There are a number of things I like about Cardinal Pell, including some things he has written and said about the Catholic Church and her traditions in the past. This debate, however, is not one of them.
Some may think he scores a number of clever points against Dawkins, but even then he spends more time lurching lamely into defensive postures than should ever be necessary with the likes of Dawkins, whose arguments could be shredded into confetti with a few quick strokes by any reasonably well-educated Catholic philosopher, which shouldn't be hard to find.
What would be hard to find these days, however, is a Catholic reasonably well-educated as the the relation of science to the Bible, and particularly to the early parts of the Book of Genesis. Cardinal Pell embodies this pathetic state of affairs himself, by lurching into indefensible speculations about the descent of human beings from pre-human progenitors, perhaps in South Africa, and trying to reconcile such speculations with the early chapters of Genesis by unnecessarily conceding that most of the accounts related in these texts are mere myths.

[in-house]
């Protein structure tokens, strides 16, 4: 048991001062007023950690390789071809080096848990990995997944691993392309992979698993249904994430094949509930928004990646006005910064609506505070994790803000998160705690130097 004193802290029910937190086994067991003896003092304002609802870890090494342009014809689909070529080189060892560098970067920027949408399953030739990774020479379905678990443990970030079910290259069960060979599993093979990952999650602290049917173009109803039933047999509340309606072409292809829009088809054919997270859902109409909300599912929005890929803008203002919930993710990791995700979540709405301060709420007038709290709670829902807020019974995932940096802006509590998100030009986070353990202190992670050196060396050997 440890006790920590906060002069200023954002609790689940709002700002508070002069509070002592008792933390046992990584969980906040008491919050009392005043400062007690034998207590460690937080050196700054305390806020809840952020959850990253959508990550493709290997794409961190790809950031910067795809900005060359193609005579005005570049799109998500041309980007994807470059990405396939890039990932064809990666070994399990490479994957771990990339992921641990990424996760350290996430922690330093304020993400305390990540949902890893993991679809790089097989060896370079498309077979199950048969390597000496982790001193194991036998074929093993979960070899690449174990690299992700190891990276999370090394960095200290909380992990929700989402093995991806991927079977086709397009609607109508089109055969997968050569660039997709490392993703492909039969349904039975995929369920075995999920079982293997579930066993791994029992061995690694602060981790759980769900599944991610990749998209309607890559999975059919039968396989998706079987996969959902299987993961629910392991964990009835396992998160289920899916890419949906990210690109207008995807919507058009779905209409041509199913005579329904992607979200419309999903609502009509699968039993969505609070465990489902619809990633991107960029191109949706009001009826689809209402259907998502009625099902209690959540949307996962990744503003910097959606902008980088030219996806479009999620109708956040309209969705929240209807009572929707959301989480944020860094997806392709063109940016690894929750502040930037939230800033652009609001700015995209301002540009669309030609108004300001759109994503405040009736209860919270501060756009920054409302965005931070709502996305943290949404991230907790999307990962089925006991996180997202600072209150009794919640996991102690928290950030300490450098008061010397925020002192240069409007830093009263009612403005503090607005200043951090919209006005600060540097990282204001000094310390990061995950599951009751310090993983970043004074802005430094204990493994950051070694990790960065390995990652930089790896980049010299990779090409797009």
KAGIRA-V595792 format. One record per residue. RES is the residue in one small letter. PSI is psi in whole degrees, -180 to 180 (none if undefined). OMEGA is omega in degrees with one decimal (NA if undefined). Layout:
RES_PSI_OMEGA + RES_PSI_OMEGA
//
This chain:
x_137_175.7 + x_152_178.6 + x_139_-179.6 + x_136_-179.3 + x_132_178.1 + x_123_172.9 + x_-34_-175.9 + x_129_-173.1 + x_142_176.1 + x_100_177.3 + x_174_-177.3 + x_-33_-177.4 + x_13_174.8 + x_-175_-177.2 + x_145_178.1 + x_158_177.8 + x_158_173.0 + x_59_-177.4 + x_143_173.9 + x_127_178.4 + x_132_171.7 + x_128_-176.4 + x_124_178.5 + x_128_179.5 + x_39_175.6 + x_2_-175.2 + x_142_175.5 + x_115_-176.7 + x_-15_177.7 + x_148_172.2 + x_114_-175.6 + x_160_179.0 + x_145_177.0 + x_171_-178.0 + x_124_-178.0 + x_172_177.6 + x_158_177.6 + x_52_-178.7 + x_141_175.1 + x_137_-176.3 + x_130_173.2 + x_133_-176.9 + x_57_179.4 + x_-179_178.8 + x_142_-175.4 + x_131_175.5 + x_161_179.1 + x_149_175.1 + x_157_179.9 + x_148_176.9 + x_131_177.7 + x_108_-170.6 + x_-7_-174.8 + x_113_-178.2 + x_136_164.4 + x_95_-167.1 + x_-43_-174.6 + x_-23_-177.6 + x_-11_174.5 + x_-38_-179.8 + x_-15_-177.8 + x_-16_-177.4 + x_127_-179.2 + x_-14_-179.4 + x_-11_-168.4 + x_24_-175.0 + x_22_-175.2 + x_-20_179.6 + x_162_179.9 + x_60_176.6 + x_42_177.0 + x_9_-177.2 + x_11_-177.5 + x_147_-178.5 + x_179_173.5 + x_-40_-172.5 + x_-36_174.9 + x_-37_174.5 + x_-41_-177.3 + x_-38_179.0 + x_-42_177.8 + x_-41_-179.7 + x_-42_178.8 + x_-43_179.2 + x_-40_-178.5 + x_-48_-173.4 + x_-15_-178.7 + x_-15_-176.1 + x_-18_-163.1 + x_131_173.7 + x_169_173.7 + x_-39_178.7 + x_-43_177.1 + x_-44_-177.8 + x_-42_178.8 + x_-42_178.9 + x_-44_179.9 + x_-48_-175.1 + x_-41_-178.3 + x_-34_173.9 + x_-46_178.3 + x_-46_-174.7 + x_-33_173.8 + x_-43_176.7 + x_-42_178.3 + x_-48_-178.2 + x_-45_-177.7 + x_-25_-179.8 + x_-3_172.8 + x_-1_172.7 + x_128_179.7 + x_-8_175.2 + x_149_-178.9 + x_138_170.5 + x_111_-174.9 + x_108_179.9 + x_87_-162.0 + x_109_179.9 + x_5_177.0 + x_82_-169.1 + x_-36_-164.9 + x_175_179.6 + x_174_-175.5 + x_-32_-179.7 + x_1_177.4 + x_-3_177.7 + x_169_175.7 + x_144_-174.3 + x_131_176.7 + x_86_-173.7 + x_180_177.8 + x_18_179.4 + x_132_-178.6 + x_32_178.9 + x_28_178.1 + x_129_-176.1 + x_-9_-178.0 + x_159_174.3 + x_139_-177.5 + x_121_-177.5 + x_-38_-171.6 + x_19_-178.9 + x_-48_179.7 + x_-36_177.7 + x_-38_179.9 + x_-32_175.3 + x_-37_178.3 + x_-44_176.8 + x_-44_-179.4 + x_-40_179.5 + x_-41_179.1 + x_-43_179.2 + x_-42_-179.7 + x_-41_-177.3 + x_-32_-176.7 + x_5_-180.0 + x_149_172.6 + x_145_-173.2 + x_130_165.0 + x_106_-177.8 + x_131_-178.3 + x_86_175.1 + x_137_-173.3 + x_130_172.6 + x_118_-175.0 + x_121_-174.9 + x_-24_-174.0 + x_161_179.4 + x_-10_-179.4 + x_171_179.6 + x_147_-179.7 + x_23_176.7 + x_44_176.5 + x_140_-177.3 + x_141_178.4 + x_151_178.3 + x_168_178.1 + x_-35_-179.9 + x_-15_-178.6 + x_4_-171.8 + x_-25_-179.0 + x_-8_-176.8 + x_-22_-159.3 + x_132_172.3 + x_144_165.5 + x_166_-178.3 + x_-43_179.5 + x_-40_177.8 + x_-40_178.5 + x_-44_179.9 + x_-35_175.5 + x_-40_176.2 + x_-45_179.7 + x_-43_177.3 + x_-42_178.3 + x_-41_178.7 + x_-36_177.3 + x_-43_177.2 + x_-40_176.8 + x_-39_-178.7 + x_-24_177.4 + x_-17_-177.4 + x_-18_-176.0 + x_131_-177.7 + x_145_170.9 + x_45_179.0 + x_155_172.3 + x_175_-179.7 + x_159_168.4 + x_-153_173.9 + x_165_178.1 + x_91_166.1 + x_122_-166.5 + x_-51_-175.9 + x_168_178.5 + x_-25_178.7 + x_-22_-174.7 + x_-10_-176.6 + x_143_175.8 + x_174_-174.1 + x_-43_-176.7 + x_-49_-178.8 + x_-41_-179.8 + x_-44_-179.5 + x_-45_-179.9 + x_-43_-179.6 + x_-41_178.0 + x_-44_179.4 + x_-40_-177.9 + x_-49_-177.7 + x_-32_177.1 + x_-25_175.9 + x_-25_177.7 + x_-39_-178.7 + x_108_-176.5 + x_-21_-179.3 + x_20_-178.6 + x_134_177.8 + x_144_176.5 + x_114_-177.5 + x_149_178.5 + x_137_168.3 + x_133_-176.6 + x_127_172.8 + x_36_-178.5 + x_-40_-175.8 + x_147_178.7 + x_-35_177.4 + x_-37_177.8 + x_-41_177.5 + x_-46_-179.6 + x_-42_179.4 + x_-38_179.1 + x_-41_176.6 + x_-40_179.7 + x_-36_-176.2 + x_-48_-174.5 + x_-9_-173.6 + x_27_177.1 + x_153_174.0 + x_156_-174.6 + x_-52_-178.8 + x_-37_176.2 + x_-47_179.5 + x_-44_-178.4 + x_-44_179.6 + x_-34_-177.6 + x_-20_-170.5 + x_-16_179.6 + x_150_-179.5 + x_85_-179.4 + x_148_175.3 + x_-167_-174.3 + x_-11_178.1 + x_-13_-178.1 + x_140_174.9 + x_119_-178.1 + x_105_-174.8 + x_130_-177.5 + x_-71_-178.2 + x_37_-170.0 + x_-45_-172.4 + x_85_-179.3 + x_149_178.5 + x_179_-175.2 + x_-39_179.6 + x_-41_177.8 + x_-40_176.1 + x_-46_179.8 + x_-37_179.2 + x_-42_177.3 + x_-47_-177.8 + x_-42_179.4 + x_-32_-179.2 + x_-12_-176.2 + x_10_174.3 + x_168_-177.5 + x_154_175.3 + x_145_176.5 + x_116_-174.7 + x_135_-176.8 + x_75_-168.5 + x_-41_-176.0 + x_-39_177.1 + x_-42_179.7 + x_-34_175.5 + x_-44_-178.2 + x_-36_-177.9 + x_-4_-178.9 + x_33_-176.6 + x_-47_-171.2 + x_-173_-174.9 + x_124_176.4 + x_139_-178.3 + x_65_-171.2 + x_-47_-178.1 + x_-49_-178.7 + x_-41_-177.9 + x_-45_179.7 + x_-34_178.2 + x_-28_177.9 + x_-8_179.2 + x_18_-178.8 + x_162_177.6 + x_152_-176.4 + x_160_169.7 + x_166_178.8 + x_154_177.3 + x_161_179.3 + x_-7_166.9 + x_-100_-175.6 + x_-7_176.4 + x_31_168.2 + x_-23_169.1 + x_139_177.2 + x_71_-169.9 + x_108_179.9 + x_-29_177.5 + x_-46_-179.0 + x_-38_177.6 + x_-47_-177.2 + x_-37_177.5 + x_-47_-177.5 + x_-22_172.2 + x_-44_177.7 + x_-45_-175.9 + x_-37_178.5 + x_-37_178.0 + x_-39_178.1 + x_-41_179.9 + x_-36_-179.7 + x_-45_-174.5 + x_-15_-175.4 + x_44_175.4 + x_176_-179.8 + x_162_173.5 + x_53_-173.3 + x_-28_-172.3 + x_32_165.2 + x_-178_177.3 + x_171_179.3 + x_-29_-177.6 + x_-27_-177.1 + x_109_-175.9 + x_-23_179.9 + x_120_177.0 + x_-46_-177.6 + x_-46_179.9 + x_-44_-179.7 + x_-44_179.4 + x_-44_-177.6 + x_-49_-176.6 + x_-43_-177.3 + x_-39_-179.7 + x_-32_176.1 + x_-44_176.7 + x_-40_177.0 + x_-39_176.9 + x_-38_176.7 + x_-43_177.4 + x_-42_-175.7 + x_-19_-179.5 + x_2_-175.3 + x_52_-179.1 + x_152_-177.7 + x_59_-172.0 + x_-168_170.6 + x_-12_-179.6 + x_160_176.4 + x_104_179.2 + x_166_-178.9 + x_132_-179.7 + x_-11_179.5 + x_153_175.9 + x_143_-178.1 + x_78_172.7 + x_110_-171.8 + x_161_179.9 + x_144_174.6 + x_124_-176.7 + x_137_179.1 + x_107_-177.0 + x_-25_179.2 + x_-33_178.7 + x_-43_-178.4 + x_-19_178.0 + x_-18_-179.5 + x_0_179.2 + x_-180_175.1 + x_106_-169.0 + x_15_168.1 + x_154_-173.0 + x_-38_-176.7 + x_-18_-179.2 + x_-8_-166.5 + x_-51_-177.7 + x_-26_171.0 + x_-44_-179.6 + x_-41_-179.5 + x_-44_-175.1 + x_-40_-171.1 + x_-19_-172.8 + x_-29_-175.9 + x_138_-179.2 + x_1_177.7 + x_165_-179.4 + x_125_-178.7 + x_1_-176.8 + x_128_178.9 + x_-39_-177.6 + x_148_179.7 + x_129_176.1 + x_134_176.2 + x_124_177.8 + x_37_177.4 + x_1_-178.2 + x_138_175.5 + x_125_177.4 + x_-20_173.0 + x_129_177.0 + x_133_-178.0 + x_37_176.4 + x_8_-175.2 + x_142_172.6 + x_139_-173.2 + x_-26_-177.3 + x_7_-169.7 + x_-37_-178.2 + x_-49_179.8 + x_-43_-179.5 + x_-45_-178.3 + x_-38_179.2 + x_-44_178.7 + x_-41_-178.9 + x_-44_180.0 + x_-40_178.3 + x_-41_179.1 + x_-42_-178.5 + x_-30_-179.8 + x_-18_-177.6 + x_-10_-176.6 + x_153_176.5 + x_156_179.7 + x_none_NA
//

Dawkins' arguments are so lame that he barely constitutes a threat to the theist. But Cardinal Pell does the Church no service here by practically painting the Catholic into a corner of near irrelevance in the discussion. Lame. Lame. Lame.
Shucks, I suppose the Cardinal deserves some credit for being willing to go on TV and at least attempting to defend the Catholic faith.
An example of much better arguments and counter-arguments, with few exceptions, is provided by this discussion between Robert Lawrence Kuhn and Alvin Plantinga.